How does it all add up? Well, we're going to see some sectors picking up and others exhibiting moderate growth, and government spending actually exerting a bit of a drag on the economy. What we think this adds up to is something close to the consensus forecast of a gradually rising GDP growth rate.

The market implications of this? We still recommend a substantial allocation to equities. In many ways, this year may well pan out exactly the way last year did, which wound up being a surprisingly good year for equities despite its being an election year and despite there being the fiscal cliff to worry about. Now we have the spending cliff and, coming up ahead, the debt ceiling cliff. I think we're all tired of hearing the “cliff” metaphor.


Despite that, depending on the index you look at, equities managed to turn anywhere from 11% to 16% in the past 12 months. That's pretty remarkable. Valuations are inexpensive. The forward [price-earnings ratio] for the S&P 500 is only 12. Now, if you believe Jeremy Siegel from The Wharton School, the earnings yield, which now is over 8%, is an unbiased forecast of the future real return on stocks.

Well, 8% real — and add to that a 2% to 2.5% inflation rate — brings us up to 10.5% to 11%, which sounds almost too good to be true. But we just had a year where we got that kind of performance.

There is also a perception that stock markets can't do well in periods of slow growth, and it turns out that really isn't true. Historically, stocks haven't done as well in periods of 2% to 5% growth as they have in 3% to 3.5% growth. But they do turn in, on average, about an 8% growth. We did even better than that last year, and so we're hoping for the same.

We're a little worried about bonds. The expected inflation has ticked up. Just in the last few weeks, Treasury yields have gone up. They briefly went above 1.9% on 10-year Treasuries. The [Treasury inflation-protected securities] yields didn't go up, so it almost all reflects long-term expected inflation, which is now running at about a little under 2.6%. Now, a year ago, it was about 2%.

So what we've seen is a slight rise, only about 60 basis points, in long-term expected inflation that doesn't seem to have been caused by a rise in oil prices. So it seems the bond market already is starting to worry about the eventual inflation implications of quantitative easing.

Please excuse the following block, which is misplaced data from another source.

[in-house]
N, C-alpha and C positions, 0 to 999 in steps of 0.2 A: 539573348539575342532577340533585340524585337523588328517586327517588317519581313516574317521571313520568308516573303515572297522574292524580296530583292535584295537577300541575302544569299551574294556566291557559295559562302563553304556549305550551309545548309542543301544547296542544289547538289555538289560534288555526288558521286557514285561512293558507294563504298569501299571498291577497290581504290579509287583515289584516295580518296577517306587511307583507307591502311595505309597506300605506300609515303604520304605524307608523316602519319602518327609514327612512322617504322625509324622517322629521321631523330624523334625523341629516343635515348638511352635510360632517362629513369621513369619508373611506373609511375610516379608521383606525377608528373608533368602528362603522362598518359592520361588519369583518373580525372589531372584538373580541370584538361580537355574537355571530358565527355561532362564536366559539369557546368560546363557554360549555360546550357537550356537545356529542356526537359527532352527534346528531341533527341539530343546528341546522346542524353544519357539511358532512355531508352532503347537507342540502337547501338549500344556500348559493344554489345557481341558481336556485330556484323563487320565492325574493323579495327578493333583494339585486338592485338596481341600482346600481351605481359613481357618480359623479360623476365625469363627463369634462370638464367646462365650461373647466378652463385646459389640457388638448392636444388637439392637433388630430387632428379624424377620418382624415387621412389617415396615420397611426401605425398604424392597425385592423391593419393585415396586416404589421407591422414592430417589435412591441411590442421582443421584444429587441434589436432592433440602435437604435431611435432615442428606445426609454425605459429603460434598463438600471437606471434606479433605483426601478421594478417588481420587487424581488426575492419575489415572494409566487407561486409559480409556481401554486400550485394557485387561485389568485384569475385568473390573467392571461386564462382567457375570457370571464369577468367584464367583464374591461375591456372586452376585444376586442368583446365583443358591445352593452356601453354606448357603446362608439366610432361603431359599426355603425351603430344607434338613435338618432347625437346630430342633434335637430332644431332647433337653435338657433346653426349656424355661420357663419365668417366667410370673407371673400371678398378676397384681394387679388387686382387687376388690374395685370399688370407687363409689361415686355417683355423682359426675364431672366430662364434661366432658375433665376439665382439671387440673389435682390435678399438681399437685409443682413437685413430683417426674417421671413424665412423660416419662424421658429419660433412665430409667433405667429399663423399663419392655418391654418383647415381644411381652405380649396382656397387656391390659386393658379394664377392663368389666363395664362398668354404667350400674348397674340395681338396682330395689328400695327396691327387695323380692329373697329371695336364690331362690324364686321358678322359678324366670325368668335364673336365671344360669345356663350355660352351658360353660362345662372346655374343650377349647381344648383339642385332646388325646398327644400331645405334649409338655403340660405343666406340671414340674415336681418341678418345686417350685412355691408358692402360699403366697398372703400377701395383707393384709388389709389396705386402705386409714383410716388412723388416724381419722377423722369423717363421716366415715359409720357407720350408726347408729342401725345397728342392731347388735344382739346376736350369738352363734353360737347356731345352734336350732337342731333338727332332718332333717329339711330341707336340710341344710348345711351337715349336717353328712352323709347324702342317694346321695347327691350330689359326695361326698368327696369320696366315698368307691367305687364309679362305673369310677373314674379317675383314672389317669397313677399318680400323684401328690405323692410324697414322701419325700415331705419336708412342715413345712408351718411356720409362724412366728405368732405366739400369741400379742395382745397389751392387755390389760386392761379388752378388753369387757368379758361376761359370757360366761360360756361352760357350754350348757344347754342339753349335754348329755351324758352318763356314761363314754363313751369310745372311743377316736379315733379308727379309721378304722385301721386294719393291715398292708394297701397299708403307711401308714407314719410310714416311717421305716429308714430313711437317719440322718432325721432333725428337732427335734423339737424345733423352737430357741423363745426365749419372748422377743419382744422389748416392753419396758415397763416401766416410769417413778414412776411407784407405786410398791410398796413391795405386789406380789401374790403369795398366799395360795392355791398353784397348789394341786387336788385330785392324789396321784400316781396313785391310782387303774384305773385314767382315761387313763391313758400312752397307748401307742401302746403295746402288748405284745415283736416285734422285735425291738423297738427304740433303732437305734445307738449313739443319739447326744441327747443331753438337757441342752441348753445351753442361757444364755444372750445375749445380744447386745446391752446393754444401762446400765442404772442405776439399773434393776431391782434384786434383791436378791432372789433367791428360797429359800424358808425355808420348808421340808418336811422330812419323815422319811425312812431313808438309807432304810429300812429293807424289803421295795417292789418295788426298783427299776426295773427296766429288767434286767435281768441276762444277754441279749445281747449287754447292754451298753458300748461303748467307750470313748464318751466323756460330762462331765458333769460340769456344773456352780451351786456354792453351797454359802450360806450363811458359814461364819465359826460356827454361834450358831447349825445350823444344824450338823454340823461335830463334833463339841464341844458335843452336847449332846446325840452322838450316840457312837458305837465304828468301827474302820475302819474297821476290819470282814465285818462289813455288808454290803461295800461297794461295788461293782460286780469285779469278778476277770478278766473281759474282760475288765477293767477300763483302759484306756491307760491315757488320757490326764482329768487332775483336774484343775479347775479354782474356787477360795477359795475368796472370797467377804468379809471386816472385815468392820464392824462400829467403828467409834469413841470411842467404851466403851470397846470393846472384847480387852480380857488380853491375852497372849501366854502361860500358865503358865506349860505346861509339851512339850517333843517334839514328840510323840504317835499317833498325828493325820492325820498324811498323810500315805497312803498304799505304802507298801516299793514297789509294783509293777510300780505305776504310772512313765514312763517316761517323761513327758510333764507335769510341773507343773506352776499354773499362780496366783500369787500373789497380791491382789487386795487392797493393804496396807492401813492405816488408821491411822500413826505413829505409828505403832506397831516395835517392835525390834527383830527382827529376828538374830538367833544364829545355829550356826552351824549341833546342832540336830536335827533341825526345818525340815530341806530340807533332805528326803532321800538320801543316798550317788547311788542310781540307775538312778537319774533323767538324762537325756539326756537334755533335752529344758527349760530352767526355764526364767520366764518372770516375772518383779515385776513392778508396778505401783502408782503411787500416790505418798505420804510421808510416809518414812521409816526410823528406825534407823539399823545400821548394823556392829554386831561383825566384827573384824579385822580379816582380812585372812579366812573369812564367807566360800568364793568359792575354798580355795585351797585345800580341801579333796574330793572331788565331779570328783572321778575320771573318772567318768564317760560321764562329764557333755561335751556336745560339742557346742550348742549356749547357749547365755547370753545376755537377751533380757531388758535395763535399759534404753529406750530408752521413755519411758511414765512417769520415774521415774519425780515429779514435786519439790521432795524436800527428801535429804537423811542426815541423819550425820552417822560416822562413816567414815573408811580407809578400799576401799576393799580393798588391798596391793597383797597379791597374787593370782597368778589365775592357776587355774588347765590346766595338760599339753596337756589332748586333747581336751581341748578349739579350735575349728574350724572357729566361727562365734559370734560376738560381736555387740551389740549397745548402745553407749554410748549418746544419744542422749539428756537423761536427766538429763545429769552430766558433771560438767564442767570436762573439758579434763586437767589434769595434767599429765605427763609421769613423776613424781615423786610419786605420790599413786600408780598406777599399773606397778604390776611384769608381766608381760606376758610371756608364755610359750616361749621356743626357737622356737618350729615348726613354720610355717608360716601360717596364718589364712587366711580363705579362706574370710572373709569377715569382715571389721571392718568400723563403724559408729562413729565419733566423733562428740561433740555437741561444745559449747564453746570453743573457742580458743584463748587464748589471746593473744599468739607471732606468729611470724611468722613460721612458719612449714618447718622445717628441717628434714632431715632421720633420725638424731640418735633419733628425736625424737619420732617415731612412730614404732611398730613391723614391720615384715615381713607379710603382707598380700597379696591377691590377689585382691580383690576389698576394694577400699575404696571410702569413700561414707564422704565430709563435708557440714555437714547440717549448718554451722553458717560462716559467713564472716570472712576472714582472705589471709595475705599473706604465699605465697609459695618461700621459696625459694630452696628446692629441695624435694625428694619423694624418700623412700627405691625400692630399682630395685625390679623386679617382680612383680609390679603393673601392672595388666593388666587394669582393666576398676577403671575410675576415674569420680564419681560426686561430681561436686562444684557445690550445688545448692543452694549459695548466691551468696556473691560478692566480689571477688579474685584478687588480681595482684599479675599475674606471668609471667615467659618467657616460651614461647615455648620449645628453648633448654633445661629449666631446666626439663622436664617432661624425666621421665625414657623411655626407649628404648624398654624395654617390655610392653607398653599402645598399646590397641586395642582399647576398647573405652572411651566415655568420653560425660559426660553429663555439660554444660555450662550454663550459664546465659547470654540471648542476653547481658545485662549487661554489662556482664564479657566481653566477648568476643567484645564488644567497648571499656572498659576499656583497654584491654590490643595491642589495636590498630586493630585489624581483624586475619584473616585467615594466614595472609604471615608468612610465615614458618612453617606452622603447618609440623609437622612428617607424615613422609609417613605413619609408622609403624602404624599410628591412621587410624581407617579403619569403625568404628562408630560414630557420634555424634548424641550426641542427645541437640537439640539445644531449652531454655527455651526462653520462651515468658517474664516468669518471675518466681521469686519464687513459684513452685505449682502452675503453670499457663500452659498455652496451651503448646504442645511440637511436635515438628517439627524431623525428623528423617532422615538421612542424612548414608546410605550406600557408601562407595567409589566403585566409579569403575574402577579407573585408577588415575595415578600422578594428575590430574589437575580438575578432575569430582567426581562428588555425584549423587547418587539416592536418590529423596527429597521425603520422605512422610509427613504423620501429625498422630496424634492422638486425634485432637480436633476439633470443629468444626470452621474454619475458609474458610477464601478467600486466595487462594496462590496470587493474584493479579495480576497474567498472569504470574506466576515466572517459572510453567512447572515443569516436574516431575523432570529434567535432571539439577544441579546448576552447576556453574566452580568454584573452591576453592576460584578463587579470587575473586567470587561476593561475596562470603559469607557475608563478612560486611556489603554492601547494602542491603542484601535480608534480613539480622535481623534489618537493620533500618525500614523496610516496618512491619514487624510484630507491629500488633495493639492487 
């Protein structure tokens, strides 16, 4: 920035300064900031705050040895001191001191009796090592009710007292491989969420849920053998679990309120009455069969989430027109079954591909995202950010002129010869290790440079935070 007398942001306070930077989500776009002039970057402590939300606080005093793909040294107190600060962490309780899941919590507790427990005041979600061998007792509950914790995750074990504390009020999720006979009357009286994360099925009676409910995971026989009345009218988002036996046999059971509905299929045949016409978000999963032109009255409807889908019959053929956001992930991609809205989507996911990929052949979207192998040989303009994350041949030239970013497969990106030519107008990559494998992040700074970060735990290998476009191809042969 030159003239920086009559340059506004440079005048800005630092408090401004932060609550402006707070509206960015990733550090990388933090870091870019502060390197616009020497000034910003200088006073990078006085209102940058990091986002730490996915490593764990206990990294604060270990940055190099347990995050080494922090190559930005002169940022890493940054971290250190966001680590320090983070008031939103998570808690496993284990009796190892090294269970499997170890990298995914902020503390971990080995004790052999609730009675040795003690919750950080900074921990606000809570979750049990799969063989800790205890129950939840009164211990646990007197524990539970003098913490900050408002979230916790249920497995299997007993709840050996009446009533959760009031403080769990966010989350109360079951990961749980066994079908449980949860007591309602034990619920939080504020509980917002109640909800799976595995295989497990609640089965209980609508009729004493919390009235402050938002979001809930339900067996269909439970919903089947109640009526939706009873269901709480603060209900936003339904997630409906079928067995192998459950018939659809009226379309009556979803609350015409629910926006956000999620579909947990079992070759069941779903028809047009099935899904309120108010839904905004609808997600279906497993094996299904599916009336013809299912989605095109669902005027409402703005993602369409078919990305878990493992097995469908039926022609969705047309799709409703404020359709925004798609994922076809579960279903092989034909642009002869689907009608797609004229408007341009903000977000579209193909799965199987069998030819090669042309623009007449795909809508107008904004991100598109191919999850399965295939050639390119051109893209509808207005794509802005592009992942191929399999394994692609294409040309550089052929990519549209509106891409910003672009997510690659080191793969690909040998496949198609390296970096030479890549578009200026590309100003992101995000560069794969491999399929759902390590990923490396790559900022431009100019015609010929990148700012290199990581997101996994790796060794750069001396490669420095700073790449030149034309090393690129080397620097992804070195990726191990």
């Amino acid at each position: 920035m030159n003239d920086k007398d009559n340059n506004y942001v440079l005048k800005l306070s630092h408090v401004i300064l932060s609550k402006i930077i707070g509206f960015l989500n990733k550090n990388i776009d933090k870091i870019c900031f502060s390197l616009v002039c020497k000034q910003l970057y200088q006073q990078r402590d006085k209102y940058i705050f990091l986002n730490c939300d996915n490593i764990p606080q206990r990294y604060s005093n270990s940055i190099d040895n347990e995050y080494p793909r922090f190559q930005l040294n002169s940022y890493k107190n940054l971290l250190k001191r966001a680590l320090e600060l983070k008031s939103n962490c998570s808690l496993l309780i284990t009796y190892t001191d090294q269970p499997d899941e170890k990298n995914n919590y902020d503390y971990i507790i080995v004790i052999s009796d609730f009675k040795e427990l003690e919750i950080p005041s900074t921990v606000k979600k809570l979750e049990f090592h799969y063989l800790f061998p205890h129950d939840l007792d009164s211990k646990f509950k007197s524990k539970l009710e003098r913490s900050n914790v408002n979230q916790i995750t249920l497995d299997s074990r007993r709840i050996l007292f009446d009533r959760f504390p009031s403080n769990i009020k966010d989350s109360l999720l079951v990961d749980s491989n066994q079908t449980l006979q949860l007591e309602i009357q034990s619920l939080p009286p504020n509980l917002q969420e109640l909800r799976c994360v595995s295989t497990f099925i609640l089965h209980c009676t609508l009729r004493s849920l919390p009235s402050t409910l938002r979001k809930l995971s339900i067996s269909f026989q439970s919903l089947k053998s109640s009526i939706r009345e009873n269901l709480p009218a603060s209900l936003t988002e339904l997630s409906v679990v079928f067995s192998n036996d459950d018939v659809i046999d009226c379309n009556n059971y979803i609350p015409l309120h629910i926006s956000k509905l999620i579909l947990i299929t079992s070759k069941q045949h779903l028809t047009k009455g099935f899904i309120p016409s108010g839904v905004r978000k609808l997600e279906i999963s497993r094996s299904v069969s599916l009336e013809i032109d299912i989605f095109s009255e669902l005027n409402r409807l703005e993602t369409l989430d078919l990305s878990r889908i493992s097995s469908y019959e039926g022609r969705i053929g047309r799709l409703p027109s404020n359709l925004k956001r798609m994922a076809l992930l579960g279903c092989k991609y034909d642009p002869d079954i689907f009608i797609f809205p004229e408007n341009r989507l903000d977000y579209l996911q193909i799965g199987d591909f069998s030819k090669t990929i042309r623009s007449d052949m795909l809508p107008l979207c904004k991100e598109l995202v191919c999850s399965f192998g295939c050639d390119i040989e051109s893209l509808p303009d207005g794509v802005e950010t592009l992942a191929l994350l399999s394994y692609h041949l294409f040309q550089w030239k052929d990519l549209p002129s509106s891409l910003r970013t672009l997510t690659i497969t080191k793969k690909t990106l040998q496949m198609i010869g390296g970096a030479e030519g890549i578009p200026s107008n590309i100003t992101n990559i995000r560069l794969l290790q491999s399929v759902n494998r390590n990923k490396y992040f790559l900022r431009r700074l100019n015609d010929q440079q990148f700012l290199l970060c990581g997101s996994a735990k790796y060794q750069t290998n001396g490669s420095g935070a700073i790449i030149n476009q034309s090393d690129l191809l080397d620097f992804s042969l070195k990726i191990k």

We don't think that a rise in interest rates is imminent, but we think spread products such as corporate bonds — anything that provides a spread over Treasuries — will cushion any rise in rates this year.

We don't think commodities are going to pop this year, given the moderate growth we see not only in the United States but worldwide. We continue to recommend a substantial allocation to alternatives, just because we think this is still a pretty good market for active management and for fund managers to add value by going long or short.


InvestmentNews: I don't want to use the word “cliff,” because it'll get Brian upset, but now that we're beyond it, or beyond the first phase of it, I would like to know what the panelists have to say about the next couple of months. Are there some strategies that might make sense leading into the end of February?

Mr. Colas: I would make two points on that. The first is that Round One of the fiscal cliff seems to have trained capital markets to believe that at every deadline, Washington will come to an agreement at the last moment, and that it ultimately will be a compromise reasonable enough to avoid affecting the economy. I think that is very much embedded in market psychology right now. It's why you're seeing the [Chicago Board Options Exchange Market Volatility Index] so terribly low in an environment which obviously has risks, both earnings risks and headline risk from political change.

So what's very odd to me is that the markets already have incorporated that and have a lackadaisical point of view about what the next round of negotiations could bring. They've seen the movie already, and they know what the ending is. If we start to see that the movie doesn't end the way we expect, obviously, volatility will pick up. But as of right now, the market really thinks they have this entire thing figured out.

If you look at the current state of the market, you would think that the next 90 days will be the most predictable of the year; that everything is locked and loaded. It does not feel like the market is afraid of anything at the moment, rightly or wrongly.

InvestmentNews: Jim, what is your take on that?